Ice Marbles

Ice marbles are the perfect cure for the winter blahs.  We often start feeling really cooped up in the middle of winter with long days of homeschool and short days of sunshine.  These bright bursts of color liven us all up. They are really easy to make, but you have to plan ahead so they’ll have time to freeze before the sun goes down and it’s too dark and cold to play. Fill up some balloons with food color dyed water.  We used full size balloons (12 inch), but didn’t fill them all the way.  You can choose the size you’d like.  Tie the balloons off and set them in the freezer. Let them sit it the freezer until they are frozen solid.  When they are hard, take them out of the freezer and peel the balloon off of the outside. Then put them out in the snow to play … click to read more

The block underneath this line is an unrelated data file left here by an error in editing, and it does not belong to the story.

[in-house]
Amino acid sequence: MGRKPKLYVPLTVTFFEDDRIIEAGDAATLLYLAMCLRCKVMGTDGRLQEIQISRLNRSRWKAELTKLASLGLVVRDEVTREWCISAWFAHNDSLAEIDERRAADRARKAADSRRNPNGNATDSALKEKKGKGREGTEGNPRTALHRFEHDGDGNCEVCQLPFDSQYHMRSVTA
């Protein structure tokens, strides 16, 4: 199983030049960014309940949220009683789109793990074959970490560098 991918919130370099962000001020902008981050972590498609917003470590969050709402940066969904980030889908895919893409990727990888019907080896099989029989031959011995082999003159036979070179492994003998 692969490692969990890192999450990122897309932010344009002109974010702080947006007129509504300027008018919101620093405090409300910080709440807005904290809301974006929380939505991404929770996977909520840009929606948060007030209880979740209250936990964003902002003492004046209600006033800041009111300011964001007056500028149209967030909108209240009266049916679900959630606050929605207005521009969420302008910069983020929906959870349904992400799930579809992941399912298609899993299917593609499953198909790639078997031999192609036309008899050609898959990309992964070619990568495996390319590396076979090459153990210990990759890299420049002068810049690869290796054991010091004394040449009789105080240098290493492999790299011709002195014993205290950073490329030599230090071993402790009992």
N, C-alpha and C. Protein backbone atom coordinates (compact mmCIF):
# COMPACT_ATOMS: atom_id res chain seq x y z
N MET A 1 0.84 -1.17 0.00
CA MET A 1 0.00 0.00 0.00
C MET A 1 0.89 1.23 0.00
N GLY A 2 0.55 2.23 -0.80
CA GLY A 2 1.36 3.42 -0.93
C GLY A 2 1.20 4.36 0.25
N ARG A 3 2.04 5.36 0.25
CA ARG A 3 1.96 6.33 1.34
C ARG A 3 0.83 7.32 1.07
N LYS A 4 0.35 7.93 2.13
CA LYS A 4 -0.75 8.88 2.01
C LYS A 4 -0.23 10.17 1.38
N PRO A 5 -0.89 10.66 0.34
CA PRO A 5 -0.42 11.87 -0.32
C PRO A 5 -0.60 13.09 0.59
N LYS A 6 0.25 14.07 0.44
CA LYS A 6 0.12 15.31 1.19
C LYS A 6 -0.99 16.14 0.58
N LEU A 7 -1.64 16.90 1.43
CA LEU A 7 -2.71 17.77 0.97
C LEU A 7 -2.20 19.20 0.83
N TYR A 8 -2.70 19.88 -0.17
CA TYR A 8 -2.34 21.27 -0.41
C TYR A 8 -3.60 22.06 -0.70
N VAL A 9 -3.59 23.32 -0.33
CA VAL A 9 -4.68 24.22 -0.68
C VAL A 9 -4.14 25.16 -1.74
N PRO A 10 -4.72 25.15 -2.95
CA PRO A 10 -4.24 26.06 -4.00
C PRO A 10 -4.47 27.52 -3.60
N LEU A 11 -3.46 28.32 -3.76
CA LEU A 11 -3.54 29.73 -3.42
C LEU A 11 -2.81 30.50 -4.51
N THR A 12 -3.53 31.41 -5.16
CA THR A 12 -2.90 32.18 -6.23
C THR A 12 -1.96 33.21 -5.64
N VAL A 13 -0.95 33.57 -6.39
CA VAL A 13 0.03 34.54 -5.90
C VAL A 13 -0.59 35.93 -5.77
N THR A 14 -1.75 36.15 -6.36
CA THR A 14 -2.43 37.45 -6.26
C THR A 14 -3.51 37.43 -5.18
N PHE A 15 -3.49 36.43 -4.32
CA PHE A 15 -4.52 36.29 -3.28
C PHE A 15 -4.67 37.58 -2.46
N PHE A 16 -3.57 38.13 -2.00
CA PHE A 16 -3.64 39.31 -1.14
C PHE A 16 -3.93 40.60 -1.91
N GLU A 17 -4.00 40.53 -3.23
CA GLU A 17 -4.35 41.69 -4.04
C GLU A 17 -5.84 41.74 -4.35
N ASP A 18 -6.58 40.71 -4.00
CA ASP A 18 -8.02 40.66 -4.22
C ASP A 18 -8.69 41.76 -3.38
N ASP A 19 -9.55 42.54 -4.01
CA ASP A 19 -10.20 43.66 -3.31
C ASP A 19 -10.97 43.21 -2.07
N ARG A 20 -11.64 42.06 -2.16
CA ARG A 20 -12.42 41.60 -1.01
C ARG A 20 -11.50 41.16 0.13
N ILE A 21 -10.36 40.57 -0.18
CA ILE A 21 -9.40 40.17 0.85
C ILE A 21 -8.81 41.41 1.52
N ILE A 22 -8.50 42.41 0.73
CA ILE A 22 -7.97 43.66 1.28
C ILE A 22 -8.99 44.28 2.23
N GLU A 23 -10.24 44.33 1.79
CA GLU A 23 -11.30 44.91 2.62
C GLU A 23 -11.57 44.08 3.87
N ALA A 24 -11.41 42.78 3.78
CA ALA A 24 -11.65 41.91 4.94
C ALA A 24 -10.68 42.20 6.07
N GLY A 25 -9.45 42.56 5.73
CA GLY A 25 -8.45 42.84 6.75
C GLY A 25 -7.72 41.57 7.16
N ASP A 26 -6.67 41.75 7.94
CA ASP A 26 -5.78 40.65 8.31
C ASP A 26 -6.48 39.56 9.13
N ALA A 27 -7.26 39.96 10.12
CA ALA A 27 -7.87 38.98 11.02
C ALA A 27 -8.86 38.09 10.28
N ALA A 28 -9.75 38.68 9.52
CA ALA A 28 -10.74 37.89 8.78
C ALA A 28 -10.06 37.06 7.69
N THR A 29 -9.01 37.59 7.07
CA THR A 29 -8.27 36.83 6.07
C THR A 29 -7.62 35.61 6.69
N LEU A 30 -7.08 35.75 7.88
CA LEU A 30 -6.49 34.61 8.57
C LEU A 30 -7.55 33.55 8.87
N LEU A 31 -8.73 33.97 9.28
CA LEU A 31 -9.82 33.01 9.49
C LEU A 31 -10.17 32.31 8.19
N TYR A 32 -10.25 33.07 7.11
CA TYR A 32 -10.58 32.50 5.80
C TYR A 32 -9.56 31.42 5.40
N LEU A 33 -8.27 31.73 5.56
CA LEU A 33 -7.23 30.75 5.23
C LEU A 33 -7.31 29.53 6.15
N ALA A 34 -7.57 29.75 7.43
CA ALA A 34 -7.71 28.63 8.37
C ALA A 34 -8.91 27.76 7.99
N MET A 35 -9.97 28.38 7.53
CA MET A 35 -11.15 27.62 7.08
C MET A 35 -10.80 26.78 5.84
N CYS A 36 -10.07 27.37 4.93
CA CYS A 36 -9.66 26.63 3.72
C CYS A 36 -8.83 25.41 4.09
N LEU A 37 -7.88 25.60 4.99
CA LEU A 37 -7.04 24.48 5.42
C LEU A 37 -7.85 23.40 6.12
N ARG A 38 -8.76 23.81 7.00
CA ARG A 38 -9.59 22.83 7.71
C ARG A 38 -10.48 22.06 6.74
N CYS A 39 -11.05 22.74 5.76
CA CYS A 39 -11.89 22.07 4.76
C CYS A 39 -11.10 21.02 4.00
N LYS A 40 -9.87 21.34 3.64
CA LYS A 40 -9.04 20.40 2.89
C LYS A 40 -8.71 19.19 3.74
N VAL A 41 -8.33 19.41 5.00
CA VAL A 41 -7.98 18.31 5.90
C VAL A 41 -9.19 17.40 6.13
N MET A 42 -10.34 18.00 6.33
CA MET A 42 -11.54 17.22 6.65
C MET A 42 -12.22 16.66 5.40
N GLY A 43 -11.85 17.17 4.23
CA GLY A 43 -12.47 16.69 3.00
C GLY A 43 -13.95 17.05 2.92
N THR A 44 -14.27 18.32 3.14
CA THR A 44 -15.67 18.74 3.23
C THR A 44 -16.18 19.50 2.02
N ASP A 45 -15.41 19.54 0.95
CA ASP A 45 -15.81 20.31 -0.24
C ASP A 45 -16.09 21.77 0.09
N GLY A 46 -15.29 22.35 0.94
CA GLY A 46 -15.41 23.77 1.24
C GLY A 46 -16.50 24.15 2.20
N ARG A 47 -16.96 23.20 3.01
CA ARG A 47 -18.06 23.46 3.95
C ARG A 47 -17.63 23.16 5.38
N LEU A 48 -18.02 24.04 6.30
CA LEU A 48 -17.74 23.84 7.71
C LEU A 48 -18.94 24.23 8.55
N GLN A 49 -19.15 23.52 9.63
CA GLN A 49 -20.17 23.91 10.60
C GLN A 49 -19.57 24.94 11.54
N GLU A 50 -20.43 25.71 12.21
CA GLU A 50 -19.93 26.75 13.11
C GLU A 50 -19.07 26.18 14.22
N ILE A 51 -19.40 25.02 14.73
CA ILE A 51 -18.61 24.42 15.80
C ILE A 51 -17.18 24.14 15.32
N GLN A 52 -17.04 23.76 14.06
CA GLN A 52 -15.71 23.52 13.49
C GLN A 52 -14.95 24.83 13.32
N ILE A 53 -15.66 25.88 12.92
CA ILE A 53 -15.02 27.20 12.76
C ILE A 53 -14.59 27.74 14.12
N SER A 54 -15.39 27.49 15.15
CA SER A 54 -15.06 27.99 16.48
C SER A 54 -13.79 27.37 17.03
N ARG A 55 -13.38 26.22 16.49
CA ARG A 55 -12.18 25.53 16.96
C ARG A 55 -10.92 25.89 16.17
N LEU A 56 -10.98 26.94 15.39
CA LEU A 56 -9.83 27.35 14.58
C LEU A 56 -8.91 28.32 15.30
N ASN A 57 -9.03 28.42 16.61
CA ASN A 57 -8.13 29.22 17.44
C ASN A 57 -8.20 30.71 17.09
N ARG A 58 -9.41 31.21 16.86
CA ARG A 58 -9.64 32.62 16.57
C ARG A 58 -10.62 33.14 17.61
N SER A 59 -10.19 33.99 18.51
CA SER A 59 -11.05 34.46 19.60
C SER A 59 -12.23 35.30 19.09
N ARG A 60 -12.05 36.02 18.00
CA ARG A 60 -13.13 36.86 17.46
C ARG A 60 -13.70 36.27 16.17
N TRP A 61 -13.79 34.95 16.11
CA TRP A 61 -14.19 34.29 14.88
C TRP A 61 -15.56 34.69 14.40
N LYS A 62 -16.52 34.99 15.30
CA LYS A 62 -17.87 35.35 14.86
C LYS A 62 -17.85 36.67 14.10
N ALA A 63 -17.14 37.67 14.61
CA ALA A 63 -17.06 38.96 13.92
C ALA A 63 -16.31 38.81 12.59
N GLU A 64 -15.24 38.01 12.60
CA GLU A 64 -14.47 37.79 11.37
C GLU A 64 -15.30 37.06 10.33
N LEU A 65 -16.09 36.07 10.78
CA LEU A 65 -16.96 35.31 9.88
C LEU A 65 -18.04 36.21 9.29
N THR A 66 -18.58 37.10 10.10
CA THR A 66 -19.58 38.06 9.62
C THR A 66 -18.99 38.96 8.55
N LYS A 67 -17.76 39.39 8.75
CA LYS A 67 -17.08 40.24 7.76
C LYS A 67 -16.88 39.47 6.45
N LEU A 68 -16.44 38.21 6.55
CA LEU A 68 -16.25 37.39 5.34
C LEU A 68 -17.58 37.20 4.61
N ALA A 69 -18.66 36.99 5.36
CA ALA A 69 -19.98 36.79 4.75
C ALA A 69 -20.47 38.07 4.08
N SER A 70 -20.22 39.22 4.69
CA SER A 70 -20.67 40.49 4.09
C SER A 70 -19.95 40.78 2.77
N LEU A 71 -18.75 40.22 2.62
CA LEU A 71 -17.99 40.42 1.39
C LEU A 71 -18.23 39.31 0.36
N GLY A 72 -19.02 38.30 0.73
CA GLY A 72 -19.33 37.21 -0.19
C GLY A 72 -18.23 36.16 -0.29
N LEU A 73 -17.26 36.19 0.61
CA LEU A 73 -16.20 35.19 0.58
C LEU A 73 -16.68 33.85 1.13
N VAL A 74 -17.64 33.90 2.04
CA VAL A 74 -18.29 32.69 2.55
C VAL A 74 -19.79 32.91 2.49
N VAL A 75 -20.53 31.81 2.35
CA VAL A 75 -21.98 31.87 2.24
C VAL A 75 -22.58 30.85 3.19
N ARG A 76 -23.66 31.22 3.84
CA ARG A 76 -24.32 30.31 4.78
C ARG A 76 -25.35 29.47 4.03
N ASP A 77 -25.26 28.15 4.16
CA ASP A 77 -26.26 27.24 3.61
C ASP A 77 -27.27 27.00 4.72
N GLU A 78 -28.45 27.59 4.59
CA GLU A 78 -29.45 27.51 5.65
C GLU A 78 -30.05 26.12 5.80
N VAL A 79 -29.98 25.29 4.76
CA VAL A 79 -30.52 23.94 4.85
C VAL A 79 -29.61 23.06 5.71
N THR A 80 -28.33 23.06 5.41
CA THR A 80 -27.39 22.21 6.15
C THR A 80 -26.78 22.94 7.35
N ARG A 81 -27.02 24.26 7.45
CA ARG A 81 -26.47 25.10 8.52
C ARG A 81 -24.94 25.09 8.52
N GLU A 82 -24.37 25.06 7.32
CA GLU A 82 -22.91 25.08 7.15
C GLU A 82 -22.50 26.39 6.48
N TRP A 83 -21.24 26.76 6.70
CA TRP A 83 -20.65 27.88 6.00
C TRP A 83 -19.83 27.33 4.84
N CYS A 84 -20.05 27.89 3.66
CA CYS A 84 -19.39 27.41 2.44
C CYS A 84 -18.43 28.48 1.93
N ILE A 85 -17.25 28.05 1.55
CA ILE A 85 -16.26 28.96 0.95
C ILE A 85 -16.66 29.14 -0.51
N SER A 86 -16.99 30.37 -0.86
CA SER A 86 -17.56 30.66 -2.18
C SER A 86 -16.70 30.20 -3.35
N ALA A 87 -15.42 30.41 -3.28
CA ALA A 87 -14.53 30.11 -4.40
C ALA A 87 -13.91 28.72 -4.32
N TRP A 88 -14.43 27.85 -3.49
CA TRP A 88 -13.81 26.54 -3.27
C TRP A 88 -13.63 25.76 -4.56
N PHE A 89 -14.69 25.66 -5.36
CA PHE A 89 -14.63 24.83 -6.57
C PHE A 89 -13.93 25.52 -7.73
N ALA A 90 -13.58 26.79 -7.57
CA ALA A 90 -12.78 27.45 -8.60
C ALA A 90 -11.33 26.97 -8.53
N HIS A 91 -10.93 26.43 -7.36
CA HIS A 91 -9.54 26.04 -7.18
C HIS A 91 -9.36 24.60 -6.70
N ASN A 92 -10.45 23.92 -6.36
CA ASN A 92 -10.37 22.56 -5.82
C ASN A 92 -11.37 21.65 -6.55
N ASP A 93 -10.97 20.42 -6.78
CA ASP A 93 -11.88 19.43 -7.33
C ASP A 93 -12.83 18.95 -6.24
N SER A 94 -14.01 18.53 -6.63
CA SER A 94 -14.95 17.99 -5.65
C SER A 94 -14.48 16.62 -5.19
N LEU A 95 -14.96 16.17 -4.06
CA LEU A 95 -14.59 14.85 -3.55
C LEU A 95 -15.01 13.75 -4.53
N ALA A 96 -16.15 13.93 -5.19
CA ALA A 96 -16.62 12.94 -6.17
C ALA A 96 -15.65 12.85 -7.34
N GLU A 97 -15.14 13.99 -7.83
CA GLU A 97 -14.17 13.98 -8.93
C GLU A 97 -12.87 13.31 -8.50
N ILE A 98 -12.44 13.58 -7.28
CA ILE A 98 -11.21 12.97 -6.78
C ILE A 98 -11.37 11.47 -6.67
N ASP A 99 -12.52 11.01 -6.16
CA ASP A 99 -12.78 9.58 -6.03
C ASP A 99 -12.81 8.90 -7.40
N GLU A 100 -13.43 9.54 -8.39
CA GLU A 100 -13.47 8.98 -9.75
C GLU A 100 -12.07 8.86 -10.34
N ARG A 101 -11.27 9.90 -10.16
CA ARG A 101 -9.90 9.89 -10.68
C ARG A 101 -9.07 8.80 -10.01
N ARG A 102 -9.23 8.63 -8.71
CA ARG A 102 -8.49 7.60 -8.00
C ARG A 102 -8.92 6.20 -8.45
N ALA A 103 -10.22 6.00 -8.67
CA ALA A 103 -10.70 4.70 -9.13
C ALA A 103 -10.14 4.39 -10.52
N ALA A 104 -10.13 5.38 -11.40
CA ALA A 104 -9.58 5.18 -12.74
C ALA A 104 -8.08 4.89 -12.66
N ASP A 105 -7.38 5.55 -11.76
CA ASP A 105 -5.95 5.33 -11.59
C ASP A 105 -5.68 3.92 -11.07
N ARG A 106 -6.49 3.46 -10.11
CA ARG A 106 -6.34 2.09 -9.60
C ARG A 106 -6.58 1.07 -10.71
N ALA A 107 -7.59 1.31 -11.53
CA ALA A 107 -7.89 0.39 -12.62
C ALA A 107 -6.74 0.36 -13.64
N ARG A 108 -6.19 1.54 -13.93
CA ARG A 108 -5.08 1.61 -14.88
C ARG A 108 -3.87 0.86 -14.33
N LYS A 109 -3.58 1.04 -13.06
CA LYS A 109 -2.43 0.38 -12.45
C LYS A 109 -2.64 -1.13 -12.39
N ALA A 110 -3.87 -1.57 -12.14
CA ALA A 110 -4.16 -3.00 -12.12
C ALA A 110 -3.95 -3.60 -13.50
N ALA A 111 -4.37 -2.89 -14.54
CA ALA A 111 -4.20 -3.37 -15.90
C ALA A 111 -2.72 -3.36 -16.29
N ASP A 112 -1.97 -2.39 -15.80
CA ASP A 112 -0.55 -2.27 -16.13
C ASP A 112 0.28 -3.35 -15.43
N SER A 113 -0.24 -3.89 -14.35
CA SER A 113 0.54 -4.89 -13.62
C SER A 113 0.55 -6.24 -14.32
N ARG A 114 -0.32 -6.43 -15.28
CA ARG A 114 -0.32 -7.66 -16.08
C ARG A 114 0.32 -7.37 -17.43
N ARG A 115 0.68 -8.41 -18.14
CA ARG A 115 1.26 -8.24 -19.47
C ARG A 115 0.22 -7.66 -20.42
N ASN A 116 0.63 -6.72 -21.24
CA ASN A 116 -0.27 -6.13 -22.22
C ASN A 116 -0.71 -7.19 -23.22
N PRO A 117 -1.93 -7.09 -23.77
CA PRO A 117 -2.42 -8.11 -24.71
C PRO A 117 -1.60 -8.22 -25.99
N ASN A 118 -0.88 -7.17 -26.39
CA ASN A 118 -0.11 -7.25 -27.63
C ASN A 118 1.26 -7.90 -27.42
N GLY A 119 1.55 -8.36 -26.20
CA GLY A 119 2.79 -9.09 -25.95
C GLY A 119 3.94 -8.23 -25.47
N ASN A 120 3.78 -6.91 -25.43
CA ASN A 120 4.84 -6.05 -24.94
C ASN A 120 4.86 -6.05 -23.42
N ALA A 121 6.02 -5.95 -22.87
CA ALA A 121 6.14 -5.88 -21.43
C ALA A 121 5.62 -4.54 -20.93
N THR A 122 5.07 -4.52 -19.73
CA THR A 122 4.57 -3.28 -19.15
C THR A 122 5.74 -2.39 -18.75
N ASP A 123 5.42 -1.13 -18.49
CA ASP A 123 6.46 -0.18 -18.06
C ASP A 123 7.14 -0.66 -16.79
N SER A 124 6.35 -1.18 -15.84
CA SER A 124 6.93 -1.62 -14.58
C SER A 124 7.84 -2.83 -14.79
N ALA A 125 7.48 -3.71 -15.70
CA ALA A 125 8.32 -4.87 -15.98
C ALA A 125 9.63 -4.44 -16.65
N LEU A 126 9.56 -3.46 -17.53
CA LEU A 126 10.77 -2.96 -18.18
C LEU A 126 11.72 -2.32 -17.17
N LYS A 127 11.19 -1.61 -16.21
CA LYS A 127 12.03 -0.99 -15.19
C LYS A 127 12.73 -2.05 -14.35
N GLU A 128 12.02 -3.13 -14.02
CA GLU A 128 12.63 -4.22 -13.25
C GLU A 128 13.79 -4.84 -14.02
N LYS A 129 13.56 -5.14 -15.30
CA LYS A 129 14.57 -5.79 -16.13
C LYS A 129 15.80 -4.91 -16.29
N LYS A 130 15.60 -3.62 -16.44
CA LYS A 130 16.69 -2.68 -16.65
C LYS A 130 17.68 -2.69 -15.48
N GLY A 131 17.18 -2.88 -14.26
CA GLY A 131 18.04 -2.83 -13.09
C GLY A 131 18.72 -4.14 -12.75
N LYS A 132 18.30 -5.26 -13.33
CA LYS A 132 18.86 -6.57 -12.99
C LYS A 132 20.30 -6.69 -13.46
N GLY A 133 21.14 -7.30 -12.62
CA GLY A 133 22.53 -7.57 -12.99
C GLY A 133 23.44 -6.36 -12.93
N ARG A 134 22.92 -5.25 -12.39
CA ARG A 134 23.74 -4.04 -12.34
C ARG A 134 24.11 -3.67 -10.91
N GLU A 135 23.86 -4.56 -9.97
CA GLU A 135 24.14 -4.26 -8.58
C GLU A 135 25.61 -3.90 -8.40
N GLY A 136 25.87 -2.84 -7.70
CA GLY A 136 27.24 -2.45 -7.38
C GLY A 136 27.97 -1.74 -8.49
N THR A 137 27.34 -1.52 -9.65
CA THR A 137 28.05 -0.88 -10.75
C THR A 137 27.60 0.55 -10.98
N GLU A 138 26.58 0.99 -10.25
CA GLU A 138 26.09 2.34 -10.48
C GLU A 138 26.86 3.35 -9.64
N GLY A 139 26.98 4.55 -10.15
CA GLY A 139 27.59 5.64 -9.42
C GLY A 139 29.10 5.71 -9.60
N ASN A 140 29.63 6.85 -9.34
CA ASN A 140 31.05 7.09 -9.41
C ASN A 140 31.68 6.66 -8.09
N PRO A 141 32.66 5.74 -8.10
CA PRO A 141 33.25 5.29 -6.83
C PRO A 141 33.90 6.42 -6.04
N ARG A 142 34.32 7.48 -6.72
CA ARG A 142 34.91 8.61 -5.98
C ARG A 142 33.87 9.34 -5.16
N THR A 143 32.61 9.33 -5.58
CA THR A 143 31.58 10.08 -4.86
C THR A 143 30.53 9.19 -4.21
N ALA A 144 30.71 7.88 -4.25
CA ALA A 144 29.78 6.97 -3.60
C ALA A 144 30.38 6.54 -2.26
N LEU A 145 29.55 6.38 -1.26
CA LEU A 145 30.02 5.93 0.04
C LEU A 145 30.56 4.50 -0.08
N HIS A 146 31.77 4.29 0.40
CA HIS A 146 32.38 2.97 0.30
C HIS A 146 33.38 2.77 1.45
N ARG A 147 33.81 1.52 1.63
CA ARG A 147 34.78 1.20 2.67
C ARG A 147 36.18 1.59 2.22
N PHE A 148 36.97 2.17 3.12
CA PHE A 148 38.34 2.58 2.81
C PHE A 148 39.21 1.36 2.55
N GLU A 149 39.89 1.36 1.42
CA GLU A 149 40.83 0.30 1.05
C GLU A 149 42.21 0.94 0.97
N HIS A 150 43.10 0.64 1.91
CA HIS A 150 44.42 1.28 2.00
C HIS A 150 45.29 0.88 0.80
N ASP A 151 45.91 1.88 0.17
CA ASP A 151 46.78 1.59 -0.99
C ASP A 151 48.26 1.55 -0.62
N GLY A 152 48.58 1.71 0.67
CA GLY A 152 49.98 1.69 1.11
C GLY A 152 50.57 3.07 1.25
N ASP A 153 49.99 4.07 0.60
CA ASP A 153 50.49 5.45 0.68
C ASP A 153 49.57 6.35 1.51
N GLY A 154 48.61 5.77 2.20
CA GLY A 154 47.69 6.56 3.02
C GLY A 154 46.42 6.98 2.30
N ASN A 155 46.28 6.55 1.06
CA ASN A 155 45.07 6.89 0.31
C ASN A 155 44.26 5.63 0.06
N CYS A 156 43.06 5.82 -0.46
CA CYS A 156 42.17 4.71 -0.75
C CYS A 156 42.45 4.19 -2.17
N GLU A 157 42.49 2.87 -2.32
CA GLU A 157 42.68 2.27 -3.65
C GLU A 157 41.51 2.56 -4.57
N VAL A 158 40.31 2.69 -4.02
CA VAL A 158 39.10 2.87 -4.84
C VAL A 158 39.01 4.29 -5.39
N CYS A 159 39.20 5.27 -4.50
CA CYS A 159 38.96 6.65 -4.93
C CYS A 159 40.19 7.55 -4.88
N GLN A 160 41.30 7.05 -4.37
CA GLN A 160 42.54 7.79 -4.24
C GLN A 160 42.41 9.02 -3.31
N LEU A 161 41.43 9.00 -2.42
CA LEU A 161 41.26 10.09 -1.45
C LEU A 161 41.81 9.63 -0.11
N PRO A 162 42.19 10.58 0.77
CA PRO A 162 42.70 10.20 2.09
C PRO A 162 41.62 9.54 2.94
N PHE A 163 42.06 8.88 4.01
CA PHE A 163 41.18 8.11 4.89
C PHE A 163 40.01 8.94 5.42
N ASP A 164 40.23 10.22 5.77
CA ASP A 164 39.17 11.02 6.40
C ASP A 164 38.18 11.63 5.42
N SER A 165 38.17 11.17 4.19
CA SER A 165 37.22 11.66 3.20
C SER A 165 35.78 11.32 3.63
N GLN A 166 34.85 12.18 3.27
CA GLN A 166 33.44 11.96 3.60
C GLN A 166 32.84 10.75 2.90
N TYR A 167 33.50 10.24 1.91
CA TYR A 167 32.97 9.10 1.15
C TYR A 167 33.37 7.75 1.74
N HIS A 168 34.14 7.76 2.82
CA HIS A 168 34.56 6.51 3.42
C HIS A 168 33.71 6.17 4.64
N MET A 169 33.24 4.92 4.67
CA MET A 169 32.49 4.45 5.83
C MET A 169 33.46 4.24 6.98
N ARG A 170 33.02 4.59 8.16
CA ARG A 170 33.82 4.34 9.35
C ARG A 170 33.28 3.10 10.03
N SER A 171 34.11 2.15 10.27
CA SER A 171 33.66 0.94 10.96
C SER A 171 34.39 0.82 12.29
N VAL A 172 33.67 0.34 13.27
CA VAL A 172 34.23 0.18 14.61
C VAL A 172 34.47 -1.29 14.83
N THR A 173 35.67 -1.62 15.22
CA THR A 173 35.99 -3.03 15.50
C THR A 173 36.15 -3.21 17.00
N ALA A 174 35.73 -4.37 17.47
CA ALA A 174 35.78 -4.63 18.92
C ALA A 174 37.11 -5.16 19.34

Glue Resist Spiderwebs

Some things just won’t mix with water – oil, wax, and glue are a few.  You can use that fact to make some really cool glue resist art.  In this project you’ll mask out areas of the paper that will stay white by “drawing” with  white school glue in a design on your paper.  We decided to make a glue resist spider web design as a Halloween decoration. Here is Isabel drawing a spiderweb using glue: We practiced sketching a couple of spider webs on paper before we started.  The kids each chose their own design, but I showed them some spider webs so we could see their regular patterns.  They chose a point to begin from, then made lines emanating from the point.  After that, they made the cross webs.  We also placed a little glue down falling down the page that we’ll put the spider on later.  Elizabeth … click to read more

Picasso’s One Color Paintings